The Story of Plating 1 “The God of Plating”
Have you ever noticed that the plating color featured on the cavity of Beres MG701 series clubs differs by grade?
The 1S is black with a hint of soft silver, the 2S is golden tone with a whitish touch, the 3S is a golden pink, and the 4S and 5S are a crisp gold hue. Honma Golf is one of the few golf club manufacturers that does the plating process in-house, and the fact that the finish is of such high quality attests to the level of perfection of our internal production system.
At Honma Golf’s Sakata Plant, there is a man known as the “god of plating.” He’s the director of the plant, and his name is Naoki Abe. He was first called in to supervise in-house plating when it first began at Sakata 22 years ago, and has been there ever since.
The fact that Honma clubs are considered “works of art” that go way beyond the ordinary golf club is entirely due to his having dedicated 35 years of his life to plating process research and development.
Abe happened upon the coating process entirely by chance. He always enjoyed tinkering with machines, and upon graduation from an industrial high school in his home town of Tsuruoka City, Yamagata Prefecture, he found work as an engineer at a Tokyo bus company.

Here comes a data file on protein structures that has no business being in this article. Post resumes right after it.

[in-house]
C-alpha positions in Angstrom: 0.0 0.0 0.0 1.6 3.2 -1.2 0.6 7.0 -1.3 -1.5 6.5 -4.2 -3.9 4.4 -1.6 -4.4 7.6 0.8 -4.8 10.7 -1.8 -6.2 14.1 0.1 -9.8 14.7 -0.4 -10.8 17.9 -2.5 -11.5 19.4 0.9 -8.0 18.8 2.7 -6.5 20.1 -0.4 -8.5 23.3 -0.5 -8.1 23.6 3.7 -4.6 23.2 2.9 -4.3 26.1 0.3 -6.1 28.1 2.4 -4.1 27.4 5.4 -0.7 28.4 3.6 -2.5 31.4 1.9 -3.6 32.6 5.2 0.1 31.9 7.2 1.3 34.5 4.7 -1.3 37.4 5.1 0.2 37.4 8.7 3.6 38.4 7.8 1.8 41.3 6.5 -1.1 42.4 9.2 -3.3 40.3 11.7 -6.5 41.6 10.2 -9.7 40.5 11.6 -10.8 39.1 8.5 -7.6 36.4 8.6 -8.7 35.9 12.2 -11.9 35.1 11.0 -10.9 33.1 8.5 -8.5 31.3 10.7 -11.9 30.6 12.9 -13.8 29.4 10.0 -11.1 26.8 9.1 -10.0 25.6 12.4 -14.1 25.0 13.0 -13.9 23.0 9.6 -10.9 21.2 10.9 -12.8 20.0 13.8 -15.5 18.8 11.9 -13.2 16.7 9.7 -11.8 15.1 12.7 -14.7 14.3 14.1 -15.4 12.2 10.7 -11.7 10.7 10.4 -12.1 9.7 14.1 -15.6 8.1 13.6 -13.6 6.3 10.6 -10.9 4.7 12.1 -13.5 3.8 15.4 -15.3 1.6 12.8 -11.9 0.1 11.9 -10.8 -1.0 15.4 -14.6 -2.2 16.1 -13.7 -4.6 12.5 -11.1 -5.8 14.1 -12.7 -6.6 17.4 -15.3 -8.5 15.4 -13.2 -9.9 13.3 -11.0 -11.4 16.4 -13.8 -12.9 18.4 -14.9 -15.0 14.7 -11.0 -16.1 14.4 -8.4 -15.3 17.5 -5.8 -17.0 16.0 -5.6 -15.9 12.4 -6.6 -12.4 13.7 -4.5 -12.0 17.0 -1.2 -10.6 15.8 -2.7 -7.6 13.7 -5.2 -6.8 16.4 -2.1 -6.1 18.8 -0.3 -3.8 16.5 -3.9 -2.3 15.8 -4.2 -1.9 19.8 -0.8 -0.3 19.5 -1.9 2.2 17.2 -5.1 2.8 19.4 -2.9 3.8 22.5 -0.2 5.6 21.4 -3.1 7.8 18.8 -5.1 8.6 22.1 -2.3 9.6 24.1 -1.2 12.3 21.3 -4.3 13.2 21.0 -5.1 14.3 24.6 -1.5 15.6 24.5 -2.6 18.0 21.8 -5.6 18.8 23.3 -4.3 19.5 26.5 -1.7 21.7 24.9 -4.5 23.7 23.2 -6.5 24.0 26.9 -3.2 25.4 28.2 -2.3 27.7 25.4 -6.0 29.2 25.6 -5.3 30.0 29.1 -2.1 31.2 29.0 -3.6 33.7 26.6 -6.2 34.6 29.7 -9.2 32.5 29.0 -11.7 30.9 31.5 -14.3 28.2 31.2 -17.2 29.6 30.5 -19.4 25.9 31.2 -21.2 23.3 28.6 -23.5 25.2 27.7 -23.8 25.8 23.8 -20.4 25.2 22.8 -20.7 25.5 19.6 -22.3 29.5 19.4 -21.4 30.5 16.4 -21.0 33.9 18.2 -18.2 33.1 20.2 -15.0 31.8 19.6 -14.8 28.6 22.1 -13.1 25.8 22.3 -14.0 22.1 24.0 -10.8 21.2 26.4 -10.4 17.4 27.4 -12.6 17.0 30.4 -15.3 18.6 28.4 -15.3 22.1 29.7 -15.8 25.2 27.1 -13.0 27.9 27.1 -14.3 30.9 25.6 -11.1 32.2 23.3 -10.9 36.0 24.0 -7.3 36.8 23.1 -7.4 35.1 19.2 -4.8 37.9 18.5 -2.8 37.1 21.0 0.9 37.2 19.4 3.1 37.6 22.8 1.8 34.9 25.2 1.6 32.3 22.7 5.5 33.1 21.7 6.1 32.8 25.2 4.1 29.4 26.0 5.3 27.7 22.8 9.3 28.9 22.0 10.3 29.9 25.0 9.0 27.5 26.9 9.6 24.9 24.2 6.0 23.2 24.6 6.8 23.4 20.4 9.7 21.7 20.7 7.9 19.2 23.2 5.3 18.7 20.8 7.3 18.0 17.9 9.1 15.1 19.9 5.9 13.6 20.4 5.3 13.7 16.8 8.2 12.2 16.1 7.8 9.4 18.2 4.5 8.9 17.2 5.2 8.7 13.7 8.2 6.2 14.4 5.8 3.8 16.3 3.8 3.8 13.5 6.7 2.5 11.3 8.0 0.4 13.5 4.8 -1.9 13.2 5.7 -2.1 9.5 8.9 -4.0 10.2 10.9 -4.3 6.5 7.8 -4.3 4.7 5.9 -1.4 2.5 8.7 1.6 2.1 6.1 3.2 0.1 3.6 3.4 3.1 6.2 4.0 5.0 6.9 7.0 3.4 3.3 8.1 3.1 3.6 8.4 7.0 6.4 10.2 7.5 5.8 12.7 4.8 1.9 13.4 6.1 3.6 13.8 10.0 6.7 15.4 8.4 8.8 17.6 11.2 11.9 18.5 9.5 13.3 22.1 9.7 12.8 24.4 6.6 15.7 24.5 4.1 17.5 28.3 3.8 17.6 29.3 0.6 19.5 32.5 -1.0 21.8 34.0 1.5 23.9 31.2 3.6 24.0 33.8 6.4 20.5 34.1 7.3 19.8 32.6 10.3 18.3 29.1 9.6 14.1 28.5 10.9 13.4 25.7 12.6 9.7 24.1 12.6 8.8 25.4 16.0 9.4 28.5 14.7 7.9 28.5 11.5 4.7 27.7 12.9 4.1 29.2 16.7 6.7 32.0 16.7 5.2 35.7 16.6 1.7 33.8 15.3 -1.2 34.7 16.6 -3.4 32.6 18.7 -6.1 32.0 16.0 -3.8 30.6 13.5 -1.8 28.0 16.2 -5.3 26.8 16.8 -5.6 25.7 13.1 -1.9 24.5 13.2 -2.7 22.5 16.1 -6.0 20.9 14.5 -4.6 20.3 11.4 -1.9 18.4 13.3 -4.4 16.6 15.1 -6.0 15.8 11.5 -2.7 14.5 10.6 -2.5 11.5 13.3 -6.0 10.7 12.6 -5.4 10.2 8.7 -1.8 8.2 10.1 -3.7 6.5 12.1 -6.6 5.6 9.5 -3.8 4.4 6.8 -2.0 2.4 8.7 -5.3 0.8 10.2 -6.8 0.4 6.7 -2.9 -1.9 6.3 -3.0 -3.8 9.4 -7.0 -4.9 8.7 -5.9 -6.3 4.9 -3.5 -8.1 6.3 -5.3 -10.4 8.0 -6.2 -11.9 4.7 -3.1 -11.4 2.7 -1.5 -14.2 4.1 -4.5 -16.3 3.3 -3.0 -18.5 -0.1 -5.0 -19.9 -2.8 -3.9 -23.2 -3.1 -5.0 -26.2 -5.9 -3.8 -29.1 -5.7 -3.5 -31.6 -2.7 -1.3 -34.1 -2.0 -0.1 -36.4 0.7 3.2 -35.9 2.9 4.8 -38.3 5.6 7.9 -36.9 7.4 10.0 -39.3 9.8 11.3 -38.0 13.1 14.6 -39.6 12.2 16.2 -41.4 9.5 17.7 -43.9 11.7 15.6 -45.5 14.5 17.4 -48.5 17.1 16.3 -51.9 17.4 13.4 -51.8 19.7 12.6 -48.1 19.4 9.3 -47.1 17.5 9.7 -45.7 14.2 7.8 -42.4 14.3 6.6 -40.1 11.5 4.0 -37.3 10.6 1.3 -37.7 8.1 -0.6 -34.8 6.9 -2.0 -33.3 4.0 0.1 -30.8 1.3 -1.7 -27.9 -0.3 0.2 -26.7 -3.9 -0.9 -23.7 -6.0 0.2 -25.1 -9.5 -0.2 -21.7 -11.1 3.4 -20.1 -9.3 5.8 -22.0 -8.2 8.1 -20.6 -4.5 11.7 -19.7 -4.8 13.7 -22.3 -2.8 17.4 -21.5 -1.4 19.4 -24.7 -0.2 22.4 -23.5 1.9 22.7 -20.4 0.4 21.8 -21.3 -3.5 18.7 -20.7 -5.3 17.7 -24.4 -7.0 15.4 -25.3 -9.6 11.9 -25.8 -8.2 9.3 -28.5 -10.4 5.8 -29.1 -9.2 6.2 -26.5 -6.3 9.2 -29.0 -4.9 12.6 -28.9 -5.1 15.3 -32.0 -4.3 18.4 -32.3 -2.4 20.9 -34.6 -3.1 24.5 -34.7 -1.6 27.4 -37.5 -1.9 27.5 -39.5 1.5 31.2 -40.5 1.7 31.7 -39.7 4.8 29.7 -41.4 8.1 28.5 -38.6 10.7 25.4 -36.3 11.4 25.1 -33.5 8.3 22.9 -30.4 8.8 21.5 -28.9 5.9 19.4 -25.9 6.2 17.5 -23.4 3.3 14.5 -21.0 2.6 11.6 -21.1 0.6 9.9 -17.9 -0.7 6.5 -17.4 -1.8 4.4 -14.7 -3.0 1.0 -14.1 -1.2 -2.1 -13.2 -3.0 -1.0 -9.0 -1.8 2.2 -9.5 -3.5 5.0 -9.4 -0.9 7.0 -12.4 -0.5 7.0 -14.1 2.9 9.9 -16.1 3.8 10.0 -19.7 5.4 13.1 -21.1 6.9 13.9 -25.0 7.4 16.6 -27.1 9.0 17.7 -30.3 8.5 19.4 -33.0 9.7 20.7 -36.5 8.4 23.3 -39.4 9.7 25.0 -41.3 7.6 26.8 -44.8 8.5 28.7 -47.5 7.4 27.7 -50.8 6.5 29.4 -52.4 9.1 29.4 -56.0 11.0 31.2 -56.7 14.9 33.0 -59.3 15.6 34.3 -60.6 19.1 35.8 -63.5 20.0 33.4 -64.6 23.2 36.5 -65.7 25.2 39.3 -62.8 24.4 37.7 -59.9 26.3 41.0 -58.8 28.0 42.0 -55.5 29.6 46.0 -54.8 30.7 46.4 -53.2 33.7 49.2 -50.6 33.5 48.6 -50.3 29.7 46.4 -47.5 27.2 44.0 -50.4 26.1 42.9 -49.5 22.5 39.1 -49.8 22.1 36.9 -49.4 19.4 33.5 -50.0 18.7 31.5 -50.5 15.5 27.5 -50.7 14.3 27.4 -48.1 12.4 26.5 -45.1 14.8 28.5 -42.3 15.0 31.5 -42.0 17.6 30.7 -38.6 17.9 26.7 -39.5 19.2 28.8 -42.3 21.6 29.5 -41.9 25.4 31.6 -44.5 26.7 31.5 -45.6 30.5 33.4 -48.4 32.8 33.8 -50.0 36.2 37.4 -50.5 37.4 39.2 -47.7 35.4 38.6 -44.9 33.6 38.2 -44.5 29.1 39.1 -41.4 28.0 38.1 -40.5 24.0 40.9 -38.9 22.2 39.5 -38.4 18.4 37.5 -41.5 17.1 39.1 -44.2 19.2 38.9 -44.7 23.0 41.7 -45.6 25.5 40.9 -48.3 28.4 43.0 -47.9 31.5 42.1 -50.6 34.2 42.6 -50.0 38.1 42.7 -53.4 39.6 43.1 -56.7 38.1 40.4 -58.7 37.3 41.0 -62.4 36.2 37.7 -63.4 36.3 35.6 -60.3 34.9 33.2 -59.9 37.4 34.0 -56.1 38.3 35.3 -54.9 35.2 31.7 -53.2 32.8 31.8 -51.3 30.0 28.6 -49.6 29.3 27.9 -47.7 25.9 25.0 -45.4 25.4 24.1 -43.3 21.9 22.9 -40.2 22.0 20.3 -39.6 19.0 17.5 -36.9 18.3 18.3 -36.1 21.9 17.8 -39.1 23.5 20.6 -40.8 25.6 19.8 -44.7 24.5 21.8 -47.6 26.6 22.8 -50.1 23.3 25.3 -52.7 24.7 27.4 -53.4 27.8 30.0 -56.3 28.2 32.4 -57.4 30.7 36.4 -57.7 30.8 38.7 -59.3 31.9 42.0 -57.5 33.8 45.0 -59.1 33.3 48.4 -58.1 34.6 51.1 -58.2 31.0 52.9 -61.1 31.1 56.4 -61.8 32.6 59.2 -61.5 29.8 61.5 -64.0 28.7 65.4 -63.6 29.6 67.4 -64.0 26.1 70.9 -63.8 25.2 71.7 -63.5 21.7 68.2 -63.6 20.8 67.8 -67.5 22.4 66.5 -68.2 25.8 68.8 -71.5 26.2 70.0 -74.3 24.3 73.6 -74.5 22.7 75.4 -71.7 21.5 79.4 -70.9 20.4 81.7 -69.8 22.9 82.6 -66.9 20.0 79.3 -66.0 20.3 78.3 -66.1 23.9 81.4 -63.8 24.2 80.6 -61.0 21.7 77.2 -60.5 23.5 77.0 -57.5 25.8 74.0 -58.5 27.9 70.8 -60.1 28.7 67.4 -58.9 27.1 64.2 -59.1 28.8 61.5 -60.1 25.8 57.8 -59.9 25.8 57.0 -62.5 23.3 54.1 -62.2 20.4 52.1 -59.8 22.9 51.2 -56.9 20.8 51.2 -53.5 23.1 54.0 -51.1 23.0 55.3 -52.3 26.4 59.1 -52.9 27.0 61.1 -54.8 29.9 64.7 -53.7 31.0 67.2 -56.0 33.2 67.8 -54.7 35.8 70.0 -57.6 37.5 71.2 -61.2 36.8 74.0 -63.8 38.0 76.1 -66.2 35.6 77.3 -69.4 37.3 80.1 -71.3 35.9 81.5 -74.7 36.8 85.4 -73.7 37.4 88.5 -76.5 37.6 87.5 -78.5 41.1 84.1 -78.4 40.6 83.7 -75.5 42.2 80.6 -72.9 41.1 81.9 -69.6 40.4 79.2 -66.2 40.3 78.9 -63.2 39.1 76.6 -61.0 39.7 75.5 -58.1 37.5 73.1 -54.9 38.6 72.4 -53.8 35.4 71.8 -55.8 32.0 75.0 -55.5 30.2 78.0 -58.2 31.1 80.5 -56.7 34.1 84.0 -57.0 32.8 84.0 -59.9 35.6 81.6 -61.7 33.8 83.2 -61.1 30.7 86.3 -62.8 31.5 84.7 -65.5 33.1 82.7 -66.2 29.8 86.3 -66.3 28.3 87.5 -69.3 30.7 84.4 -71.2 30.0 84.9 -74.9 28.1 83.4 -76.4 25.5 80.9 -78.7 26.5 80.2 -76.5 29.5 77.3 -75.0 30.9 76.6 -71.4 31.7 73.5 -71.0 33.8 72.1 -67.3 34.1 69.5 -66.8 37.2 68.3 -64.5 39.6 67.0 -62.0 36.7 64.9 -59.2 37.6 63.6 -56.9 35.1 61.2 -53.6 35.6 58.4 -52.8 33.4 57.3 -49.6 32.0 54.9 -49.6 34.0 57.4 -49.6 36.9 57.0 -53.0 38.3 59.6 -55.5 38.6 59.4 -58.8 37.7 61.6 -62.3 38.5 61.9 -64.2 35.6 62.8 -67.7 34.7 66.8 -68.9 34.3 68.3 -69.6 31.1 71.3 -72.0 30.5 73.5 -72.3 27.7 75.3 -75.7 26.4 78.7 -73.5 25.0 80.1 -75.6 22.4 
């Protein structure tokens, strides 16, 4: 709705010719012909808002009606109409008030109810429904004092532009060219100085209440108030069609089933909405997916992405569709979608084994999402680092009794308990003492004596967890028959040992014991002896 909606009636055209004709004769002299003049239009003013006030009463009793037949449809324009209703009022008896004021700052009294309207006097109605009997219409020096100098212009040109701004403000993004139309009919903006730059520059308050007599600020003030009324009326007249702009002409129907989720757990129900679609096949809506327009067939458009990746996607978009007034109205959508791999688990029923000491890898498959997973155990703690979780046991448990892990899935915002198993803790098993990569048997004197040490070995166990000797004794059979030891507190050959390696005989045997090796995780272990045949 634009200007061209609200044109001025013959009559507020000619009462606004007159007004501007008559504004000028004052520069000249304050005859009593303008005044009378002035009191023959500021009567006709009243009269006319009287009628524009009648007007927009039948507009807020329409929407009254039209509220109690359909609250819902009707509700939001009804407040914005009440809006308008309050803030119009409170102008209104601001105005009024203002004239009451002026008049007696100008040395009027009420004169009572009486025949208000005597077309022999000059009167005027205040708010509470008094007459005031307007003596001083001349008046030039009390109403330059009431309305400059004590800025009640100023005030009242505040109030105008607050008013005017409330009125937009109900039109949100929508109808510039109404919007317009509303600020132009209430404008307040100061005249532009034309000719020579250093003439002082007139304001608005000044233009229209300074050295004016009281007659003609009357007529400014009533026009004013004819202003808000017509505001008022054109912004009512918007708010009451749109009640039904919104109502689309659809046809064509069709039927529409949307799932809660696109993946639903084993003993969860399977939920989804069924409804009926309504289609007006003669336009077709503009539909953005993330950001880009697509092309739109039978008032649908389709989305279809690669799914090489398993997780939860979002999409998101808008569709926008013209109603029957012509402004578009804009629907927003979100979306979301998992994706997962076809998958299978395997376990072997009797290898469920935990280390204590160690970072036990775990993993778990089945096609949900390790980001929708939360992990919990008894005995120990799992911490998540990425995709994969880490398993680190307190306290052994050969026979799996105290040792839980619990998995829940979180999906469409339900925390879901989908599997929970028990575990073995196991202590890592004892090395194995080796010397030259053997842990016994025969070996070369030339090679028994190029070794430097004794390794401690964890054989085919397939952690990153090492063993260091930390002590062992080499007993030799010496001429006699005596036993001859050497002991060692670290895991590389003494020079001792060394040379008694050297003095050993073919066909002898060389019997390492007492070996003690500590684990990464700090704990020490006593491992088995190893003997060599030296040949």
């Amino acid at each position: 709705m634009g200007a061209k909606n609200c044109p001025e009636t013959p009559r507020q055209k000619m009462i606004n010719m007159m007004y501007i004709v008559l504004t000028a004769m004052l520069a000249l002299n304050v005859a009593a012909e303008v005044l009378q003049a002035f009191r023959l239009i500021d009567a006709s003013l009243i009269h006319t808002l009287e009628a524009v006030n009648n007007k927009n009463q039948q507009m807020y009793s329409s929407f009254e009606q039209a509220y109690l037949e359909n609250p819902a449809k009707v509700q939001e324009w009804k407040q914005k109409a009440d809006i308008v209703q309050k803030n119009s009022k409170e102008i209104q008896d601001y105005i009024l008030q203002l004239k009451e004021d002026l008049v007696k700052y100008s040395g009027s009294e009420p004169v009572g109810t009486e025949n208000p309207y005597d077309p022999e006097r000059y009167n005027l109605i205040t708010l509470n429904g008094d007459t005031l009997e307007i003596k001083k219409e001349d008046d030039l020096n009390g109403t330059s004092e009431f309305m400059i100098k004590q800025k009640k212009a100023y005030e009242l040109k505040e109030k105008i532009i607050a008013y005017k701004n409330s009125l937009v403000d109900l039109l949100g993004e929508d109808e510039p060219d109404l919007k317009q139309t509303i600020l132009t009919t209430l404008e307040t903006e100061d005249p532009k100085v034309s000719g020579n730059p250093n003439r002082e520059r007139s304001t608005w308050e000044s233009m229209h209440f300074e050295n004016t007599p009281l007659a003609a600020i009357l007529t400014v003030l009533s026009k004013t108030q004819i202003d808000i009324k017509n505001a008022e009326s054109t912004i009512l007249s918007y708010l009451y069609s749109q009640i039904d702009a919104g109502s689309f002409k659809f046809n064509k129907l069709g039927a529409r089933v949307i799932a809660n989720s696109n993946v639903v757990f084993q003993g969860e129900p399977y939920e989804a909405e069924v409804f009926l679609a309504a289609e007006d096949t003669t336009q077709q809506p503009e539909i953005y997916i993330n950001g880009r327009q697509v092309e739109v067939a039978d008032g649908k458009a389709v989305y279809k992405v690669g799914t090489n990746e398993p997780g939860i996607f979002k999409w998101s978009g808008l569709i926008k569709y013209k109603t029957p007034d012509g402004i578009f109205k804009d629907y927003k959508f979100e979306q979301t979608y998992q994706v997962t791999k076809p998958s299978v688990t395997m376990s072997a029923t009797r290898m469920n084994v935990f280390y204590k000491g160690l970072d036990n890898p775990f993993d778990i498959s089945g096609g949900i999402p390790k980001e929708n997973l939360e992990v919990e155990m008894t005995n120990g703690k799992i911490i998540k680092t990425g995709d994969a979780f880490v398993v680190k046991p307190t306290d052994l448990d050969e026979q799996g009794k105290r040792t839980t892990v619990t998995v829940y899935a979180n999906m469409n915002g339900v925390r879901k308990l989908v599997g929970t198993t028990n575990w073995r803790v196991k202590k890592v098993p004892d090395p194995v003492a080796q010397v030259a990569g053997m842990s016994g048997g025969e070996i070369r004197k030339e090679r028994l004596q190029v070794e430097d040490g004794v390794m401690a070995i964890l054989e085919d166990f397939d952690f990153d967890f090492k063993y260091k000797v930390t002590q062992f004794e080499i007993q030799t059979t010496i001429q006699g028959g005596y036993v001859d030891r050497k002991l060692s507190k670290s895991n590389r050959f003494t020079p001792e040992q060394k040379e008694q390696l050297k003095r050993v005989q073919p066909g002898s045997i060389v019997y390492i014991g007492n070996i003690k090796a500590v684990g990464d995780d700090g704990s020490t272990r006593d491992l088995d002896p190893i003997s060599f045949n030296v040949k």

Sightseeing buses were wildly popular at the time, and together with his fellow engineers, who were about the same age as he was, he was fully enjoying the life in the big city that he had longed for. “There were a lot of pretty bus guides, and that was really fun,” Abe laughs.
But a few years after he left for Tokyo, Abe received a letter from his parents in Tsuruoka urging him to come home. At first he was able to hold them off for a while, but after a few years he was forced to give up.
He was wondering what on earth he would be able to do in Tsuruoka work-wise. When he was pondering this, he suddenly got an offer form a Tokyo-based European-style dishware manufacturer that was building a plant in Tsuruoka. He asked them to let him stay in Tokyo for training until the plant began operating. He couldn’t imagine what it would entail, but he slipped right into his new line of work with perfect timing.